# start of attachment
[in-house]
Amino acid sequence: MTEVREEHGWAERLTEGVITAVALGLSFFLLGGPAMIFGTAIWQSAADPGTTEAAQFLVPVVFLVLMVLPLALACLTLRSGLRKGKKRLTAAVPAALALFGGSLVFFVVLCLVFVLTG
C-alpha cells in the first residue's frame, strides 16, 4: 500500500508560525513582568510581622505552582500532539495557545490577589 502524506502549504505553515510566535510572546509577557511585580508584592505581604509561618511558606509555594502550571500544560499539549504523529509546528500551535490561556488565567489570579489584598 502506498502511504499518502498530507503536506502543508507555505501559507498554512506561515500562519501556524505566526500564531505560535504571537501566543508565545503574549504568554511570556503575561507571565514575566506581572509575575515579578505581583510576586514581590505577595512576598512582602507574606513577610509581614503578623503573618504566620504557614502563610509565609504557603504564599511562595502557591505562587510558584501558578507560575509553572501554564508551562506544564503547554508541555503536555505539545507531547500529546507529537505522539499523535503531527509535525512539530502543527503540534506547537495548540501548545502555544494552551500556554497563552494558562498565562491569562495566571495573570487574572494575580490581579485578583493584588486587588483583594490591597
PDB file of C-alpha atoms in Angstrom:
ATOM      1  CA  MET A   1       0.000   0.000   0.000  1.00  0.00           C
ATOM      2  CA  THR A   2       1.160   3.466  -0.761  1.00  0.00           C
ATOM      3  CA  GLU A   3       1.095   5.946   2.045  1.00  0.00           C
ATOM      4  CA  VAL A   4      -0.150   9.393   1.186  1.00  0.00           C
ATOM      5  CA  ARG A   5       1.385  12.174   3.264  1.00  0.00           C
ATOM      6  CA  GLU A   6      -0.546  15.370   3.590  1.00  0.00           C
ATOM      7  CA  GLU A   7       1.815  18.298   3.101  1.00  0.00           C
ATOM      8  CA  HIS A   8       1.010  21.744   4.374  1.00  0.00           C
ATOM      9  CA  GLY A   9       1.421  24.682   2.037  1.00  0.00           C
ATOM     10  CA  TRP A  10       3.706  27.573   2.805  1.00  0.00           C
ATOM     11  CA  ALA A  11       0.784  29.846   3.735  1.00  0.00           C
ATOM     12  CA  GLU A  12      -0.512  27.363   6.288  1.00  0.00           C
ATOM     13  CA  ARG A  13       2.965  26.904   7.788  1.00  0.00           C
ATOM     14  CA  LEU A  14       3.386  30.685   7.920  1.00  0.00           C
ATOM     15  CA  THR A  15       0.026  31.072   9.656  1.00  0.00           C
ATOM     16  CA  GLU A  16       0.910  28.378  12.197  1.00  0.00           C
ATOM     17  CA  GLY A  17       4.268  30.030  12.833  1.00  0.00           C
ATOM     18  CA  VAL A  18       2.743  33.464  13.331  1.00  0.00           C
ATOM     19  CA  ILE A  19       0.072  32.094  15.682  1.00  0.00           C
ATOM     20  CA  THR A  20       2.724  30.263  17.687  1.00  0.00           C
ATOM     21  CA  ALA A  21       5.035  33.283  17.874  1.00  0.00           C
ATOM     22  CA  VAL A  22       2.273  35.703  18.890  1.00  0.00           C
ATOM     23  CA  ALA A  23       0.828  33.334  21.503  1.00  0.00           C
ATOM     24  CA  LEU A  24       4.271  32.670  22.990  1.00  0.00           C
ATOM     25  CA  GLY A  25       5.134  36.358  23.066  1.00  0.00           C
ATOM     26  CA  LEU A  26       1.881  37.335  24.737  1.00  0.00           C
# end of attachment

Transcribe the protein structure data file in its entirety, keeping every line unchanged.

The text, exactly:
[in-house]
Amino acid sequence: MTEVREEHGWAERLTEGVITAVALGLSFFLLGGPAMIFGTAIWQSAADPGTTEAAQFLVPVVFLVLMVLPLALACLTLRSGLRKGKKRLTAAVPAALALFGGSLVFFVVLCLVFVLTG
C-alpha cells in the first residue's frame, strides 16, 4: 500500500508560525513582568510581622505552582500532539495557545490577589 502524506502549504505553515510566535510572546509577557511585580508584592505581604509561618511558606509555594502550571500544560499539549504523529509546528500551535490561556488565567489570579489584598 502506498502511504499518502498530507503536506502543508507555505501559507498554512506561515500562519501556524505566526500564531505560535504571537501566543508565545503574549504568554511570556503575561507571565514575566506581572509575575515579578505581583510576586514581590505577595512576598512582602507574606513577610509581614503578623503573618504566620504557614502563610509565609504557603504564599511562595502557591505562587510558584501558578507560575509553572501554564508551562506544564503547554508541555503536555505539545507531547500529546507529537505522539499523535503531527509535525512539530502543527503540534506547537495548540501548545502555544494552551500556554497563552494558562498565562491569562495566571495573570487574572494575580490581579485578583493584588486587588483583594490591597
PDB file of C-alpha atoms in Angstrom:
ATOM      1  CA  MET A   1       0.000   0.000   0.000  1.00  0.00           C
ATOM      2  CA  THR A   2       1.160   3.466  -0.761  1.00  0.00           C
ATOM      3  CA  GLU A   3       1.095   5.946   2.045  1.00  0.00           C
ATOM      4  CA  VAL A   4      -0.150   9.393   1.186  1.00  0.00           C
ATOM      5  CA  ARG A   5       1.385  12.174   3.264  1.00  0.00           C
ATOM      6  CA  GLU A   6      -0.546  15.370   3.590  1.00  0.00           C
ATOM      7  CA  GLU A   7       1.815  18.298   3.101  1.00  0.00           C
ATOM      8  CA  HIS A   8       1.010  21.744   4.374  1.00  0.00           C
ATOM      9  CA  GLY A   9       1.421  24.682   2.037  1.00  0.00           C
ATOM     10  CA  TRP A  10       3.706  27.573   2.805  1.00  0.00           C
ATOM     11  CA  ALA A  11       0.784  29.846   3.735  1.00  0.00           C
ATOM     12  CA  GLU A  12      -0.512  27.363   6.288  1.00  0.00           C
ATOM     13  CA  ARG A  13       2.965  26.904   7.788  1.00  0.00           C
ATOM     14  CA  LEU A  14       3.386  30.685   7.920  1.00  0.00           C
ATOM     15  CA  THR A  15       0.026  31.072   9.656  1.00  0.00           C
ATOM     16  CA  GLU A  16       0.910  28.378  12.197  1.00  0.00           C
ATOM     17  CA  GLY A  17       4.268  30.030  12.833  1.00  0.00           C
ATOM     18  CA  VAL A  18       2.743  33.464  13.331  1.00  0.00           C
ATOM     19  CA  ILE A  19       0.072  32.094  15.682  1.00  0.00           C
ATOM     20  CA  THR A  20       2.724  30.263  17.687  1.00  0.00           C
ATOM     21  CA  ALA A  21       5.035  33.283  17.874  1.00  0.00           C
ATOM     22  CA  VAL A  22       2.273  35.703  18.890  1.00  0.00           C
ATOM     23  CA  ALA A  23       0.828  33.334  21.503  1.00  0.00           C
ATOM     24  CA  LEU A  24       4.271  32.670  22.990  1.00  0.00           C
ATOM     25  CA  GLY A  25       5.134  36.358  23.066  1.00  0.00           C
ATOM     26  CA  LEU A  26       1.881  37.335  24.737  1.00  0.00           C